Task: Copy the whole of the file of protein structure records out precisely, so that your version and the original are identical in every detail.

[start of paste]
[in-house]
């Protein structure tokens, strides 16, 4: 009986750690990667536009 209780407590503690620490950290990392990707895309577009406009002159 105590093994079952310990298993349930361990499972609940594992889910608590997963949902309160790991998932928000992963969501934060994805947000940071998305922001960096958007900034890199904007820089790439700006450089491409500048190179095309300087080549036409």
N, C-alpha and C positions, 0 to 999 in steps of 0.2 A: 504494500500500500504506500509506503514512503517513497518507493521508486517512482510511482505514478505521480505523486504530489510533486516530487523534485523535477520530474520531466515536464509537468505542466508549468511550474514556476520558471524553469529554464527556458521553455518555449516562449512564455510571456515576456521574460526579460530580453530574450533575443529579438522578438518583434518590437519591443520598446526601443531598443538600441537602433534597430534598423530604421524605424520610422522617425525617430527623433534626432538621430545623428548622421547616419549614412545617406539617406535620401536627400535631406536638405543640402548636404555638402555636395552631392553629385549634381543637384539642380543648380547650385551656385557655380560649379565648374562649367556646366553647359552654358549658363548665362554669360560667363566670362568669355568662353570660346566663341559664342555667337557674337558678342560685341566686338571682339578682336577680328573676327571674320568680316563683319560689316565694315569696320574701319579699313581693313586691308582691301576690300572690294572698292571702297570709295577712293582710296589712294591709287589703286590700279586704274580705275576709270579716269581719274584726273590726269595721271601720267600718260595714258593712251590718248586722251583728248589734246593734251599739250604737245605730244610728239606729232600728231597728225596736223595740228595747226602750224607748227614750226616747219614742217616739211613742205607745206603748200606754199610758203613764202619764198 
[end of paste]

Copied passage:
[in-house]
């Protein structure tokens, strides 16, 4: 009986750690990667536009 209780407590503690620490950290990392990707895309577009406009002159 105590093994079952310990298993349930361990499972609940594992889910608590997963949902309160790991998932928000992963969501934060994805947000940071998305922001960096958007900034890199904007820089790439700006450089491409500048190179095309300087080549036409």
N, C-alpha and C positions, 0 to 999 in steps of 0.2 A: 504494500500500500504506500509506503514512503517513497518507493521508486517512482510511482505514478505521480505523486504530489510533486516530487523534485523535477520530474520531466515536464509537468505542466508549468511550474514556476520558471524553469529554464527556458521553455518555449516562449512564455510571456515576456521574460526579460530580453530574450533575443529579438522578438518583434518590437519591443520598446526601443531598443538600441537602433534597430534598423530604421524605424520610422522617425525617430527623433534626432538621430545623428548622421547616419549614412545617406539617406535620401536627400535631406536638405543640402548636404555638402555636395552631392553629385549634381543637384539642380543648380547650385551656385557655380560649379565648374562649367556646366553647359552654358549658363548665362554669360560667363566670362568669355568662353570660346566663341559664342555667337557674337558678342560685341566686338571682339578682336577680328573676327571674320568680316563683319560689316565694315569696320574701319579699313581693313586691308582691301576690300572690294572698292571702297570709295577712293582710296589712294591709287589703286590700279586704274580705275576709270579716269581719274584726273590726269595721271601720267600718260595714258593712251590718248586722251583728248589734246593734251599739250604737245605730244610728239606729232600728231597728225596736223595740228595747226602750224607748227614750226616747219614742217616739211613742205607745206603748200606754199610758203613764202619764198 